In college I started thinking of my journals as a very serious place to record my ideas, and reflect on my life’s work. When I was in art school I had those little orange Rhodia journals—you know, the ones with graph paper? I recently found one with the lyrics from my first solo album in it. But I think my all-time favorite journal is an old red one, which has all but fallen apart.
A lot was happening in my life when I wrote in that one: Hop Along was working on our first full-length album, Get Disowned, and I have the sketches from the record in there, along with some poetry, and my first writings and drawings from touring.
I’m always on a lookout for new blank journals, and this time around I spent months and months just looking for the right one because I’ve become very picky about paper. I know Moleskines are very popular but I just don’t like how smooth the paper is. I like to draw and do ink washes, so I like paper with tooth.
I used to be more active on social media, but now I do more looking than posting. Journaling for me is so different. My journal entries aren’t so much about the day-to-day, like I went here and I did this, unless it was a day when it felt like a lot happened. If I’m reading something that feels meaningful I’ll also write it down. If I can, I like to draw in the tour van—even if it’s a quick scribble, it’s a way of capturing the moments as they go by.
We recently stayed at the most beautiful place in Knoxville. We found it by asking on Facebook if there was anywhere we could stay since we’d never been to that town before. A young man named Sam who we’d never met before wrote back and said his parents were musicians and we’d be more than welcome to stay with them. After the show we went to their cabin up in the winding hills. They had a donkey and goats, chickens, Jack Russells, and a really sweet pit bull.
It was the most beautiful house I’ve ever stayed in. When we woke up, Sam’s mom made us breakfast and took us for a long walk. I brought my journal along and drew as much as I could, and later I inked the drawings in her house. I suppose I could have captured that trip with my phone camera, but it’s not the same as being able to record it with my own hand.
It’s nice being in a band and having a “collective” memory. We’re about to be joined on tour by my friend, Dom, who also went with me on my very first tour. I have a journal from back then too, and when I re-read it I’m amazed by the things I chose to remember, like that I wrote down when we were getting gas in Kentucky just because I thought it was so cool that we were in Kentucky! Dom’s memories are often of the people we met and the places where we went. He helps me to fill in what I didn’t record.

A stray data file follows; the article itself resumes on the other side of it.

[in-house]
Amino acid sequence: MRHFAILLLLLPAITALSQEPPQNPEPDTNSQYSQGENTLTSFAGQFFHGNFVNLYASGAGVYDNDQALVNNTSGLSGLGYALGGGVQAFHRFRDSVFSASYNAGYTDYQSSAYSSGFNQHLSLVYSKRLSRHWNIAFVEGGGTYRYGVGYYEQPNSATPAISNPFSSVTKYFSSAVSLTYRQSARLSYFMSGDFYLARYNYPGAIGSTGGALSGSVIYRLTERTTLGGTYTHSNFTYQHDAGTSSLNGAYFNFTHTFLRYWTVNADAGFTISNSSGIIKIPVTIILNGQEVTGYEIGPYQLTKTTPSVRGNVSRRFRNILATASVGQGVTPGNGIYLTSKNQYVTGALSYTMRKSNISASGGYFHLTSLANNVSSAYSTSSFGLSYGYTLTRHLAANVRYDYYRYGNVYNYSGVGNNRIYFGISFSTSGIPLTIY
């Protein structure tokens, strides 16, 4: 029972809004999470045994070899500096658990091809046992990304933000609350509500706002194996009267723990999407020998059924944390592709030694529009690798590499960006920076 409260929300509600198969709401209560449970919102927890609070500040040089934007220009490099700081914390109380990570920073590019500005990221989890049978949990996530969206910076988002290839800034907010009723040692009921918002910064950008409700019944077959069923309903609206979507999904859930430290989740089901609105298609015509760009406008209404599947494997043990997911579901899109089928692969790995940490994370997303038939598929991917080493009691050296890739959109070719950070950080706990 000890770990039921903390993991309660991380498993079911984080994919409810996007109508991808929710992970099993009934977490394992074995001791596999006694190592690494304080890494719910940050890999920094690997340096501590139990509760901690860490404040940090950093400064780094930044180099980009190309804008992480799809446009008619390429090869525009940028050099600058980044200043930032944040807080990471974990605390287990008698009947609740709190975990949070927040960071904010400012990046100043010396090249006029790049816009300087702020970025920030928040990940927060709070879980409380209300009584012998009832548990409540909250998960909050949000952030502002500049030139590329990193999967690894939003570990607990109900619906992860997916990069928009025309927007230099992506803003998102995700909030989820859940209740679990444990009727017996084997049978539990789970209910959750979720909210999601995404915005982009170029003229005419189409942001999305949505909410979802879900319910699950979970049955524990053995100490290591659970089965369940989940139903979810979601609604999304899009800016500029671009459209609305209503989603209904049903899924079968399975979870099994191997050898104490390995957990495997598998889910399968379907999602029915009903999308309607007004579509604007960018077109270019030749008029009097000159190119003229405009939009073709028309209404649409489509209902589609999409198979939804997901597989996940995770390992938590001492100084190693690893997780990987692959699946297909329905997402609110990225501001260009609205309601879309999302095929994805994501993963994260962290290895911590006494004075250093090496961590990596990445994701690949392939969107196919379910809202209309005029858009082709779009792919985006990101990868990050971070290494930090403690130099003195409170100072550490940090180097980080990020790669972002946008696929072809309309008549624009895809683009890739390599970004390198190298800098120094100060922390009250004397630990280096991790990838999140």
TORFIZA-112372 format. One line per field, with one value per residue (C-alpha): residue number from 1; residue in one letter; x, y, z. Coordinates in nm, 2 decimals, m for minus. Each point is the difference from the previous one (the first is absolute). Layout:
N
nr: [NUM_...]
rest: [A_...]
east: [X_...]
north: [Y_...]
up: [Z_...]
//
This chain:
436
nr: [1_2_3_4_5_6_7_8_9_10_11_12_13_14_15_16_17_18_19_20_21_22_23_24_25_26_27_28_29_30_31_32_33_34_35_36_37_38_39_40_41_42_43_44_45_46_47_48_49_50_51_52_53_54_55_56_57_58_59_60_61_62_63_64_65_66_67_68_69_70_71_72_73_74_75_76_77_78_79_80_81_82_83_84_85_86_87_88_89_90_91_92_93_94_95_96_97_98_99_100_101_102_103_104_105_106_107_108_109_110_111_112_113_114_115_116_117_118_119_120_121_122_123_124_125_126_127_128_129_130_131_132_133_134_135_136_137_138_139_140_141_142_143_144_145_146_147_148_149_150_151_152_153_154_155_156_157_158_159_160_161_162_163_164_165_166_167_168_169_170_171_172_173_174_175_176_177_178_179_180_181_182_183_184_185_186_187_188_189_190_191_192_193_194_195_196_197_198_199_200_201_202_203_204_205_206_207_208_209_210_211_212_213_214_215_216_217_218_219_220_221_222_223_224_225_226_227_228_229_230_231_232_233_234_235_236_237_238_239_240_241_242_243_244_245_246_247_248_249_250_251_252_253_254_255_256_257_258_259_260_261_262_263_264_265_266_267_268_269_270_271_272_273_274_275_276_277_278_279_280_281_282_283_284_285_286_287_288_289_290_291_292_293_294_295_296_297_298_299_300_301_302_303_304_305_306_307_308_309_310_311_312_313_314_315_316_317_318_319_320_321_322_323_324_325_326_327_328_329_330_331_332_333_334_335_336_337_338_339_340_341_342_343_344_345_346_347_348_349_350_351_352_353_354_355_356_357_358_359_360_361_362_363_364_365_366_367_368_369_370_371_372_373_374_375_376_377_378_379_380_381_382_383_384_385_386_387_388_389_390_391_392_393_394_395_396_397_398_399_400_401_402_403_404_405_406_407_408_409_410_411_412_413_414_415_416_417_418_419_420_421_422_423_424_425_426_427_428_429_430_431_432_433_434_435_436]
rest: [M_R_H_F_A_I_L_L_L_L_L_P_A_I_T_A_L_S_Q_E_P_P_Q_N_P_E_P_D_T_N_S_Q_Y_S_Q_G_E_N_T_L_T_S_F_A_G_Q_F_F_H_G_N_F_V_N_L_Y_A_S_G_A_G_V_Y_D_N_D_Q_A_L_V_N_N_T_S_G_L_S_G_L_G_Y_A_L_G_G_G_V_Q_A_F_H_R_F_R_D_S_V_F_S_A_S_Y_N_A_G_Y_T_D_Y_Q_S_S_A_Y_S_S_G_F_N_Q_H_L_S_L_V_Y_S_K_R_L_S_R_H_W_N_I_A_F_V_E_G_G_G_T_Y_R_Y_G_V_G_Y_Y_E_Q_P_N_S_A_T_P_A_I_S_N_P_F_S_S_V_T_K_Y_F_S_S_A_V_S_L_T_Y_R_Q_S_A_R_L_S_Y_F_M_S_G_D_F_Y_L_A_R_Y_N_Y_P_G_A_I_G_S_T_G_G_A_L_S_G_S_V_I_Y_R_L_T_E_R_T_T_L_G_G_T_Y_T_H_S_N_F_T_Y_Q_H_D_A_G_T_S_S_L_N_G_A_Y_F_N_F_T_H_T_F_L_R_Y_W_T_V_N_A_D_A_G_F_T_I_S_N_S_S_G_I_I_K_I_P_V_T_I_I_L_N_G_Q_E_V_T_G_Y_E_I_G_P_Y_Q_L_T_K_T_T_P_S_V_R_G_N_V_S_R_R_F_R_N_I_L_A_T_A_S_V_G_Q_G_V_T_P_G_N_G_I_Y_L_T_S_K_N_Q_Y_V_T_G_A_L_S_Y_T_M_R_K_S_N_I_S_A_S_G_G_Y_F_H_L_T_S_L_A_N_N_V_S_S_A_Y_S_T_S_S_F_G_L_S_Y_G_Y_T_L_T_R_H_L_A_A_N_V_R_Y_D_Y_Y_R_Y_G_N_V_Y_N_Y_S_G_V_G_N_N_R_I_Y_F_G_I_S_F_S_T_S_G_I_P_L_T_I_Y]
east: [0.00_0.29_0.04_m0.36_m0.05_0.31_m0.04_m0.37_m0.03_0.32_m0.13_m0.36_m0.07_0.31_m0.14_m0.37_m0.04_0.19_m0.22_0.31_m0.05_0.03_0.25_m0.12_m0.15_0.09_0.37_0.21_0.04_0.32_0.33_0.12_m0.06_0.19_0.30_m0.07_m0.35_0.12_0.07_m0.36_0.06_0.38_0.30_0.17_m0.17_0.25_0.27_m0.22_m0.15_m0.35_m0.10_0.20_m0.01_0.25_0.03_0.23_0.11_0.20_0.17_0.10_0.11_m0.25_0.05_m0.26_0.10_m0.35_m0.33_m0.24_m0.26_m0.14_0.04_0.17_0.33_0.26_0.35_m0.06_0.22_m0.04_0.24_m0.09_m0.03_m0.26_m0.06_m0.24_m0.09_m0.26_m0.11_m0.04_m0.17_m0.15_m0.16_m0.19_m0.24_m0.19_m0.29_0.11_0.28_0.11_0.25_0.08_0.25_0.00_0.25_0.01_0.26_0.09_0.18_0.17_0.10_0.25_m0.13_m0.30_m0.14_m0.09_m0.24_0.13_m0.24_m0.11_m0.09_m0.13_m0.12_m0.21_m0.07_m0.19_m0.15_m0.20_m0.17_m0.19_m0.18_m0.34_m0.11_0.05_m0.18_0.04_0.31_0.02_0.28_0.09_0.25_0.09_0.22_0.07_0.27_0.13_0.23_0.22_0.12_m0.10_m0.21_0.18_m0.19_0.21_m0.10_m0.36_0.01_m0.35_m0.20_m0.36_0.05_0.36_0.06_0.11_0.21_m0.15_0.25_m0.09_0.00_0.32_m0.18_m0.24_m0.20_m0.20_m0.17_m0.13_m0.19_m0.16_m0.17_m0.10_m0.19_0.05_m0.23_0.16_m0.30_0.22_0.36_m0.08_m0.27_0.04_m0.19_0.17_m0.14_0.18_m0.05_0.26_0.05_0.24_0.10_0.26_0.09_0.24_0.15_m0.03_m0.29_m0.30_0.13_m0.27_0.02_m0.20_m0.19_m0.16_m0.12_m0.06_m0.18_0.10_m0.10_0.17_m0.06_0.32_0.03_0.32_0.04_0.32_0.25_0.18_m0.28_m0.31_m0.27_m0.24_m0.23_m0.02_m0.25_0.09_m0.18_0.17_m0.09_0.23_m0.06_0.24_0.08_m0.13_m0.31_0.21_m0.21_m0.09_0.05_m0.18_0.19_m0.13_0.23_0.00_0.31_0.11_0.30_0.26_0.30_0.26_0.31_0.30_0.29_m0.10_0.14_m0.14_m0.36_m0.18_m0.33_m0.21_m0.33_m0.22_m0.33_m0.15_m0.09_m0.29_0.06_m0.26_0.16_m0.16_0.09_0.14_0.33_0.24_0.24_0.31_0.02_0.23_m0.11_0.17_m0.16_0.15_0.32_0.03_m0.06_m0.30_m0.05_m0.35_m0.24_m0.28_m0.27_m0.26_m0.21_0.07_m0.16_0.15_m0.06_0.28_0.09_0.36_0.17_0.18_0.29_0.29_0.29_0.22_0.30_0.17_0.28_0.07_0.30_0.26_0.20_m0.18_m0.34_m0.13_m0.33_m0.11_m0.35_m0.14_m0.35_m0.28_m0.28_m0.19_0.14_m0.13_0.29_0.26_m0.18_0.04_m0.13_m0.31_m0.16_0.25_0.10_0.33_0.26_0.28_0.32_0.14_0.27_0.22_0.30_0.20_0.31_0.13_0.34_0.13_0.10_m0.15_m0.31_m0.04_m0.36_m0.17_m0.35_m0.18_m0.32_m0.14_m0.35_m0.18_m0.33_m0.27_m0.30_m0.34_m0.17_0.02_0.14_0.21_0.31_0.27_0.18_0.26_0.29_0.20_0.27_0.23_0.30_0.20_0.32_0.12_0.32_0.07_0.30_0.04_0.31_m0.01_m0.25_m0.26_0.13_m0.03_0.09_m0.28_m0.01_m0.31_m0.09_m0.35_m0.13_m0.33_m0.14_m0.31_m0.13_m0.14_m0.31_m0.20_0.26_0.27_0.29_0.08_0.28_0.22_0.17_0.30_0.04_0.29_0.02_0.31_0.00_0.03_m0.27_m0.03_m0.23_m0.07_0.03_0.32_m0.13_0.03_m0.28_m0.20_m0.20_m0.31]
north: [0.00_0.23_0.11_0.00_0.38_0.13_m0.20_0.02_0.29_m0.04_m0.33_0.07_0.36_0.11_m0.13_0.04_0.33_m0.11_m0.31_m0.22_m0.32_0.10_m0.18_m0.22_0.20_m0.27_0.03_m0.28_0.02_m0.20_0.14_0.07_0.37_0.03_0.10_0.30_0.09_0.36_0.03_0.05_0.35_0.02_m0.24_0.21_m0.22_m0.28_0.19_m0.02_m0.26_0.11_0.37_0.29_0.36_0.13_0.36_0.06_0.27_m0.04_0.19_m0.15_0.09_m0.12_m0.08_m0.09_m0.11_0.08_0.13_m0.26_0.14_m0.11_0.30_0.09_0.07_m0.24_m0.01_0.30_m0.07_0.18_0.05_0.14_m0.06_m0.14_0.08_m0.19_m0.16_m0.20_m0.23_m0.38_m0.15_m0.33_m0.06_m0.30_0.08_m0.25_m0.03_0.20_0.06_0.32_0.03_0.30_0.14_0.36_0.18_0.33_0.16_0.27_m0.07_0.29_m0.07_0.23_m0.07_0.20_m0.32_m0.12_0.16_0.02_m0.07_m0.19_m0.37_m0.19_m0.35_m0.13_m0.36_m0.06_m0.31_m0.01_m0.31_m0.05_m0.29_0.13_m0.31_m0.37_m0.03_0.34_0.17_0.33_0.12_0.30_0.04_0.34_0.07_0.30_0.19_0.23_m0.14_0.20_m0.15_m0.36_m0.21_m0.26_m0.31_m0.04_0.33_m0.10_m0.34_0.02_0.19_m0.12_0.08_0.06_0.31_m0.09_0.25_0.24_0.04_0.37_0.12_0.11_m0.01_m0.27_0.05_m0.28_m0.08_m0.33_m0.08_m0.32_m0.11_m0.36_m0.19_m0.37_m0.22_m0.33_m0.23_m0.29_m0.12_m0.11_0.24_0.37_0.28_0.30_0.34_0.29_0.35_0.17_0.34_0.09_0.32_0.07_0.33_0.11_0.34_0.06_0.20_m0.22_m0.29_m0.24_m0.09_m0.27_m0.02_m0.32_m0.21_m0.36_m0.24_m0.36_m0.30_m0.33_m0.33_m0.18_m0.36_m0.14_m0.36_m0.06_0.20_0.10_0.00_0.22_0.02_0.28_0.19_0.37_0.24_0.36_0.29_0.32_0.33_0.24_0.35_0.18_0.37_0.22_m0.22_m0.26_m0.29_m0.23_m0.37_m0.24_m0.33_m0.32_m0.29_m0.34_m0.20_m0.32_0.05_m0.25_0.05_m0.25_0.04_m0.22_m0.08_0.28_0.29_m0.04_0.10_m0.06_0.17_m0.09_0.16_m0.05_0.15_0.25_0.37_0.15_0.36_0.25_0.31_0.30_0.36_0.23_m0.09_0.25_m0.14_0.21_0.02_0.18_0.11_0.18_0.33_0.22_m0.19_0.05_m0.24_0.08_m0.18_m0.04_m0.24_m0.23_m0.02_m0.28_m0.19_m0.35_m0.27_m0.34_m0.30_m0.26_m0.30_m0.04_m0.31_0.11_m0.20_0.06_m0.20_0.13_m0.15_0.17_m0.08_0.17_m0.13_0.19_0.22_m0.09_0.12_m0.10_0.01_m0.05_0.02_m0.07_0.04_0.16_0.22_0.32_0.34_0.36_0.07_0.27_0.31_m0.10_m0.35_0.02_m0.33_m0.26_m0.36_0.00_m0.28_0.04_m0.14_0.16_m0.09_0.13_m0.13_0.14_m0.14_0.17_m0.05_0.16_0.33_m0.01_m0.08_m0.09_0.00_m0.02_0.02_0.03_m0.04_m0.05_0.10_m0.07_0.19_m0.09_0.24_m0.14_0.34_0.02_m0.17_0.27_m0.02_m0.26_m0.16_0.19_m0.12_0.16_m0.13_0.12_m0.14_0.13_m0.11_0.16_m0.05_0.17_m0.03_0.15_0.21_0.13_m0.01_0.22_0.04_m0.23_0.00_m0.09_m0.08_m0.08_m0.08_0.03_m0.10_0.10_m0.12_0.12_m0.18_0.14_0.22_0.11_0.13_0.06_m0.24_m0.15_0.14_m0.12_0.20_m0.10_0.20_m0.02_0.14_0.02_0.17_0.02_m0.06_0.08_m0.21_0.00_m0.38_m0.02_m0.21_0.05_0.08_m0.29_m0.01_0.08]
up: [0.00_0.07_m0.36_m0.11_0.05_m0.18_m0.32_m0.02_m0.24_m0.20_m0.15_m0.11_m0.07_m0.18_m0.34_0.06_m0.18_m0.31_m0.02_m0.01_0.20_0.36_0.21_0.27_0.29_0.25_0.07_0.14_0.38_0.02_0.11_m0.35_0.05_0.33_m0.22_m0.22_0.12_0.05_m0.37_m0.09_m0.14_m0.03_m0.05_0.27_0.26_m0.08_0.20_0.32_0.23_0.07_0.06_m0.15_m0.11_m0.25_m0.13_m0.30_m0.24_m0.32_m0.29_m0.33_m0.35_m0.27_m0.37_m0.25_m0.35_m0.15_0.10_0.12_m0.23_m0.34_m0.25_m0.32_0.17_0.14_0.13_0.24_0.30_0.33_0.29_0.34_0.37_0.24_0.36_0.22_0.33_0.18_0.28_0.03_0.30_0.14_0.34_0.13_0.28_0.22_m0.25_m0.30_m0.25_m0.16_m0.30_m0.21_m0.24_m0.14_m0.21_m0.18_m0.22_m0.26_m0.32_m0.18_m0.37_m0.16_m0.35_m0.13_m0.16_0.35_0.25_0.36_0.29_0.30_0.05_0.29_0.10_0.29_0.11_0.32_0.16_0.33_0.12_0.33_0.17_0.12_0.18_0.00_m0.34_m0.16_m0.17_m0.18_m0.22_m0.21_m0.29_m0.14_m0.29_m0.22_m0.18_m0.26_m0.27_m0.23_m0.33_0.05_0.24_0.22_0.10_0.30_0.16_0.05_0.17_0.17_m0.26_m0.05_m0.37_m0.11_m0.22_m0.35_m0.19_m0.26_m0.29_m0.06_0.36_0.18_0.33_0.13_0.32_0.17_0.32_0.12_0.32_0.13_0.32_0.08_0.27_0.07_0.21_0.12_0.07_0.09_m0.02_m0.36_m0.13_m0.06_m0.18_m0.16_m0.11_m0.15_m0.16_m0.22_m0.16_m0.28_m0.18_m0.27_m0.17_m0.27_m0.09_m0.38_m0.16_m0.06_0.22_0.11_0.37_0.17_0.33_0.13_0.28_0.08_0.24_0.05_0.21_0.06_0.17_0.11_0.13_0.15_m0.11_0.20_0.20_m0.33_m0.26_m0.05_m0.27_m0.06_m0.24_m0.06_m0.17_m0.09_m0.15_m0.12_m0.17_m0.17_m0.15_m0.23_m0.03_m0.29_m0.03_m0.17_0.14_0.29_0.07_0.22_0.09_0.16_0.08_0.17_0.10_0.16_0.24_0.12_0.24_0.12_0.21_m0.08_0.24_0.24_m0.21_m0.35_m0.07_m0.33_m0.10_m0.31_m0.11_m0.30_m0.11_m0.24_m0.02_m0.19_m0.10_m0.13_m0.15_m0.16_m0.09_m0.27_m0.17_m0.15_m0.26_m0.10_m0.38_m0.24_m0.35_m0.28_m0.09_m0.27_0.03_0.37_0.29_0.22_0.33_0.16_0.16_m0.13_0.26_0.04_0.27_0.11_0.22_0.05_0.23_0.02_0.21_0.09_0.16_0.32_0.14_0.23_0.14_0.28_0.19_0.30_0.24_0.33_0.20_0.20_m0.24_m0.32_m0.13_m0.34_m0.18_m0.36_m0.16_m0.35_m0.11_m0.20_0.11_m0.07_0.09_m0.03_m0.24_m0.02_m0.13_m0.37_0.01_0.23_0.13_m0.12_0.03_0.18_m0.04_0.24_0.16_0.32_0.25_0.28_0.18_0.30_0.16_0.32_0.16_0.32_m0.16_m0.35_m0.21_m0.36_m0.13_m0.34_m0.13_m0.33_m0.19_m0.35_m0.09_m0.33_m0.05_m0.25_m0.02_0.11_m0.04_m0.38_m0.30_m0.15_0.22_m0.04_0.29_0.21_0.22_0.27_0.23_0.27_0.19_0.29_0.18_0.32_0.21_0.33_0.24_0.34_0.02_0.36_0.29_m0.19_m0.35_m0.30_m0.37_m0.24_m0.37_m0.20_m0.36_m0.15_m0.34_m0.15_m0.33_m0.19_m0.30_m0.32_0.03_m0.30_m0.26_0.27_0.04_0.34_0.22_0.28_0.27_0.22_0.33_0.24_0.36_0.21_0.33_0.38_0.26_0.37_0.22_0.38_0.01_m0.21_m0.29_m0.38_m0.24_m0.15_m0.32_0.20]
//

I keep all of my old journals on a shelf at home right by my poetry books. If I lost them it would be like losing a piece of my life. It’s such a gift that we have the ability to write and draw in order to remember, and yet at times I still find myself taking it for granted. When my mom first encouraged me to keep a journal, I didn’t really understand why, but now I realize that what I want/need/love the most is the chance to remember, and to savor, as much as I possibly can.
Wanted/Needed/Loved: Musicians and the Stuff They Can’t Live Without is an illustrated column where musicians share the stories behind meaningful objects. As told to Allyson McCabe and illustrated by Esme Blegvad.
The Philadelphia-based indie-folk quartet Hop Along features siblings Mark Quinlan on drums and Frances Quinlan on vocals, along with Tyler Long on bass and Joe Reinhart on guitar. The band’s 2015 sophomore album, Painted Shut, is a collection of raw and vivid character portraits of those who struggle, and sometimes persevere. It debuted at #7 on Alternative New Artist Albums and went on to make the “Best of 2015” lists from Rolling Stone, Entertainment Weekly, MTV, VICE’s Noisey, A.V. Club, Stereogum, and Paste Magazine. Hop Along is currently headlining a national tour with Dr. Dog. Frances Quinlan is also playing a series of solo dates with Barry Johnson (Joyce Manor).